People are people so why should it be…

Before anyone goes all “Stereotypes!” on me, let me say that yeah, it is a little different when a group points out things about its own members than when an outsider does it. And yes, it can still be problematic in those instances (though I’m not saying anything below is or isn’t). And I’m not implying any joke stealing in either direction.

I’m just saying here’s another example of how people can be more alike than different that works on multiple levels that one can examine at their leisure.

The Ballad of Baphomet with the Broken Horn

The public laundry rooms in my apartment complex have glass doors, and when I walked past one on my way to the bus to work the other day, I caught this little guy sitting on the freebie table out of the corner of my eye. I thought to myself, “That can’t be what I think it is.” and I doubled back.

Times are tough when the devil can’t get a break.

I stopped to stare at it. Not because of leftover Satanic influence from my Dungeons & Dragons days (at least I hope!), but because of the total absurdity of its existence in this room.

There’s a story behind that statue, and it began with a person or persons who decided, for whatever reason, “I need a graven visage of the Evil One, the Horned Beast, the Lord of Lies, the Prince of Darkness!” Maybe I have neighbors who are genuine Satan worshippers. Or, maybe just dark metal wannabes. Maybe contemporaries from my D&D days, or someone who just wanted to shock and amaze their roommates with a gag gift.

In any case, the tale ends when this person or persons decide, presumably after its right horn got busted off, “Eh… the rest of it is still good. Maybe someone else might want it.”

Twenty+ consecutive years of Catholic education during my formative years makes this repulsive at a gut level. But those days are long past. Not only am I dying to know what the middle of its story is, it’s kind of a pathetic end for anything to get discarded on a freebie table in an apartment laundry room.

Come to think of it… maybe a prop would be useful for the horror panels I’m on at Boskone next week… hm…

Now I wonder if it’s still there…?

Some Catching Up

Happenings on the “life outside writing/blogging/anything artistic” front have been flying. News on those if/when things germinate. For now, here’re some things I’ve been meaning to post for the past month…

Now what am I supposed to watch on Sunday mornings?

[Michael] Chabon defends mass entertainment against the accusation that it is merely a formulaic product. At times it is; yet commercial culture’s focus on deadlines and profits can also act as a “quickening force” on an artist’s imagination. He demonstrates this with discerning essays on Arthur Conan Doyle, Will Eisner and Howard Chaykin, all of whom, like Chabon himself, attained the ultimate goal of the “pop artisan”: a delicate balance between “the unashamedly commercial and the purely aesthetic”. He disagrees with those who equate literary entertainment with mindless escapism, passive consumption or unproductive activity (“guilty pleasures” is “a phrase I loathe”). Instead, he finds that different forms of writing offer distinct satisfactions to an alert reader.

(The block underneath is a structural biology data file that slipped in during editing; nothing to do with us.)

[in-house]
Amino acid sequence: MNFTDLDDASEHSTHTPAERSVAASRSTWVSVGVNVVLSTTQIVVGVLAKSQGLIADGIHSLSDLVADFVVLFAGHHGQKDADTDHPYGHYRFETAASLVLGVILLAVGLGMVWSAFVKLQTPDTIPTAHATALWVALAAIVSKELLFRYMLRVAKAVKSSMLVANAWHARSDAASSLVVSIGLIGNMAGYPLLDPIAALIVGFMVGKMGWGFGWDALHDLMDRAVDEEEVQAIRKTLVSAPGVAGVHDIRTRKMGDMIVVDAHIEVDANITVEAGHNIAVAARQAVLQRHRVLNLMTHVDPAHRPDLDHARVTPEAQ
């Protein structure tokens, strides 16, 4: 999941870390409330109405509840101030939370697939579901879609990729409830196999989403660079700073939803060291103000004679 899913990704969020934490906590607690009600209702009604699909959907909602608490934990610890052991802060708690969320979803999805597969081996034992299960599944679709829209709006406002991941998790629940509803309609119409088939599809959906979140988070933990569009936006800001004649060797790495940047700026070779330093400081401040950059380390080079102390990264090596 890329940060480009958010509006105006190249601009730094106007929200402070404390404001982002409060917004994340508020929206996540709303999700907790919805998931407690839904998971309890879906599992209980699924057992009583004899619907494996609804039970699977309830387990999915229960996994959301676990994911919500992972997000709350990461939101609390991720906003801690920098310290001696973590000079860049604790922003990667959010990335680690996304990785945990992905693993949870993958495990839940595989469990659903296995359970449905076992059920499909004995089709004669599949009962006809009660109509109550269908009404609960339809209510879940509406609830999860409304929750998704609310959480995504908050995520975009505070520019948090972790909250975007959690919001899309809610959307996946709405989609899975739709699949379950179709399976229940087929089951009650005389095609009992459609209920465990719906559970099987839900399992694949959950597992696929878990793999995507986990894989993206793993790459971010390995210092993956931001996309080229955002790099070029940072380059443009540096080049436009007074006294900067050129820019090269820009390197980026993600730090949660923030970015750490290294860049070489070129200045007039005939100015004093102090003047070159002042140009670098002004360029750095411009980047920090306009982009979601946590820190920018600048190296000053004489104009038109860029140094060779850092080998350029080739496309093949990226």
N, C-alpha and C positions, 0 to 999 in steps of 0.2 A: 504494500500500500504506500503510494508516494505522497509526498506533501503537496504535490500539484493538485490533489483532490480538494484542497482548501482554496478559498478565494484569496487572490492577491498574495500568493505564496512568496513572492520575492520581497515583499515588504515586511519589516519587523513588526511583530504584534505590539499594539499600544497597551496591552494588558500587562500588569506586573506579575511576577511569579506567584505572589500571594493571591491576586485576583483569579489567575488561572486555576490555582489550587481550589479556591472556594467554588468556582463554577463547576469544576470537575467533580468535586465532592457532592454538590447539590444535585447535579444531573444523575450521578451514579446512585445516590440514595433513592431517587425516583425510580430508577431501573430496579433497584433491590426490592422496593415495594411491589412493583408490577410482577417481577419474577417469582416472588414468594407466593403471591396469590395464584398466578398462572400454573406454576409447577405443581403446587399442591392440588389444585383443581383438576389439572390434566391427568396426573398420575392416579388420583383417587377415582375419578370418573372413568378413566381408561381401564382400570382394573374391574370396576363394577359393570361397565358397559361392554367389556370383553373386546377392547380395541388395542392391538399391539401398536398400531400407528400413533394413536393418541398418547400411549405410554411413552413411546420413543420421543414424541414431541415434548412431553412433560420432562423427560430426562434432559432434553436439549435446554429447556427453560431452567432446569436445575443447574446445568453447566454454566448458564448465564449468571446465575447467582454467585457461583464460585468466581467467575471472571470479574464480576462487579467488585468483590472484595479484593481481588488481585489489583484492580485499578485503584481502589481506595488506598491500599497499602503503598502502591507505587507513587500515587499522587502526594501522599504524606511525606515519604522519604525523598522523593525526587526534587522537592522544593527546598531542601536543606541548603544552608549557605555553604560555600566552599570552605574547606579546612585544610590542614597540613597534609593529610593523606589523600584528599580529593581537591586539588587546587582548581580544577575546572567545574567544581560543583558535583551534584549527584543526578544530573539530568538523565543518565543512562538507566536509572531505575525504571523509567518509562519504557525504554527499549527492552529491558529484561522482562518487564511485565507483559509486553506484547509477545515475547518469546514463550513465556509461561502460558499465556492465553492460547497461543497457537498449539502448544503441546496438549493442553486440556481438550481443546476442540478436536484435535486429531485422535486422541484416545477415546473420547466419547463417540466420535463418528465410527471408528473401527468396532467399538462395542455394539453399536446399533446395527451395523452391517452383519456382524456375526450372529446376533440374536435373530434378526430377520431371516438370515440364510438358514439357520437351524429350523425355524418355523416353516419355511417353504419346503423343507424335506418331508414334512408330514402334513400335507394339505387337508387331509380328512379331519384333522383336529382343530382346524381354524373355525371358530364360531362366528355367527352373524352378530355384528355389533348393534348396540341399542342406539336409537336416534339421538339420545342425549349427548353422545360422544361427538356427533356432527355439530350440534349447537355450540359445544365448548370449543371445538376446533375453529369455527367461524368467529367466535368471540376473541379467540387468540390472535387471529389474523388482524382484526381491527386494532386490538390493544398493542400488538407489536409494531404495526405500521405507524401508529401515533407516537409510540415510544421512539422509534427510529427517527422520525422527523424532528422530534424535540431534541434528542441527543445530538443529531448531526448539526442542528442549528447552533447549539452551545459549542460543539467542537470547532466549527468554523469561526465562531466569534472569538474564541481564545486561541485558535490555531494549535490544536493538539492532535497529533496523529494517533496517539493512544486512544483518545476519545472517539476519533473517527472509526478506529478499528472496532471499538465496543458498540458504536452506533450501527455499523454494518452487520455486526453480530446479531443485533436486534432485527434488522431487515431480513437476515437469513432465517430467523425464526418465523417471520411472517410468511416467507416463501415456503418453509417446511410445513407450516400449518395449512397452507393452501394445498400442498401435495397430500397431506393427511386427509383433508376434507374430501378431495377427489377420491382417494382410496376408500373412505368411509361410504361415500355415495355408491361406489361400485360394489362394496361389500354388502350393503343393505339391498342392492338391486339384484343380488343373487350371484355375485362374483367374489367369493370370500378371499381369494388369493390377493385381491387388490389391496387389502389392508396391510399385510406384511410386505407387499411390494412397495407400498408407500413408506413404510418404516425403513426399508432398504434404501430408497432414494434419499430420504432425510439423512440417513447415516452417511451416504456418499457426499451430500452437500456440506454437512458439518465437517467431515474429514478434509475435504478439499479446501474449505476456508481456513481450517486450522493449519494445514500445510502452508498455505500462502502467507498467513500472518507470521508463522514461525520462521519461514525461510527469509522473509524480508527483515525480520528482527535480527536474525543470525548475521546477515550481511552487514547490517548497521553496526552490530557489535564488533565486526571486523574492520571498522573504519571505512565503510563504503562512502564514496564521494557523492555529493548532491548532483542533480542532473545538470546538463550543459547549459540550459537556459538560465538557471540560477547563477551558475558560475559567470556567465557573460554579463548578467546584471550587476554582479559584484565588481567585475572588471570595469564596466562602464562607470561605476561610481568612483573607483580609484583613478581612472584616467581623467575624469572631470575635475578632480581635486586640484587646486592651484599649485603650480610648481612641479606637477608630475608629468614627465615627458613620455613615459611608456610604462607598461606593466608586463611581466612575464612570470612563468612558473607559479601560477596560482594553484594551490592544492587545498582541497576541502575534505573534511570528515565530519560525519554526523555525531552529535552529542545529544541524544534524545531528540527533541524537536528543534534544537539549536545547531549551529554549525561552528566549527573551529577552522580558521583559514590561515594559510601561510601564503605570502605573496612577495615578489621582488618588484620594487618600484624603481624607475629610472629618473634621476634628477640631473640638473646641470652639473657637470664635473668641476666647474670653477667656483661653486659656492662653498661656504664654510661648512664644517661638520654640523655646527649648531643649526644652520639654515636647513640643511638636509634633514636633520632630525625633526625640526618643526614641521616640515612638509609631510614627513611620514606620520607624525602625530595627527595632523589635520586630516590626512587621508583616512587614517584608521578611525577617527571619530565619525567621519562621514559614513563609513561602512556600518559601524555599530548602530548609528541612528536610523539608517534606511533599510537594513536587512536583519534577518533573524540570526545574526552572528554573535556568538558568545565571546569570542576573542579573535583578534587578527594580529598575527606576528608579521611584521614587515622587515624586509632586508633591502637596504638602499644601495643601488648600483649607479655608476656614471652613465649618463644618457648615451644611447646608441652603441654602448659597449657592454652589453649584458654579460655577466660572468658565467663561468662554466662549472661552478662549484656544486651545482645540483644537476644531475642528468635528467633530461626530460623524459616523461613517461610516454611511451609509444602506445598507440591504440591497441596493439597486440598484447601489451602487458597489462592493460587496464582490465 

It’ll probably still be a while before you can neurointerface directly with the internet or your friends and lovers, but psychologists are testing implantable brain ‘pacemakers’ that regulate brain activity and so far appear really useful for treating the most stubborn forms of depression.

But we can dream, can’t we?

Some people may think that a monk is somewhat reclusive — kind of isolated, in a bubble, meditating all day. But it’s quite the opposite. I’m on the computer, e-mailing. I’m driving, using cell phones and using Facebook. I have my own Web site.

Maybe becoming a monk isn’t so bad after all.


Oh, come on…read this and tell me you wouldn’t have blogged this with the same title.

Apparently science fiction writer Philip K. Dick, who penned wrathful classics like A Scanner Darkly and Man in the High Castle, is very popular with bookstore thieves. His books are number three on the list of top-five most-stolen book authors, at least according to one thief who was interrogated by a writer for a recent issue of Seattle free weekly The Stranger.

Who Needs People, Anyway?

I never got around to seeing Lars and the Real Girl when it was out. I’ll have to catch the DVD. I heard whisperings about this documentary, shot in the UK, called Guys and Dolls. Apparently, these folks are the real deal…

You’d think my first inclination would be to laugh my ass off, and that my second would be to pity some of these folks. Somehow, I managed to suspend all of that, at least through the first half of the video.

What Do You Say to a Mocha?

“Going down?”

Isn’t it amusing that one can frequent a particular café so much that the baristas actually start calling your name out loud just like Norm on Cheers?

Today, I buy this replacement coffee tumbler to replace one I just lost. It’s the exact same model, which causes one barista to remark, “That’s so Don!” But hey, like Nick Nolte said in Another 48 Hours, unapologetic for buying the same make and model car that got destroyed in the original movie, “I get used to things.”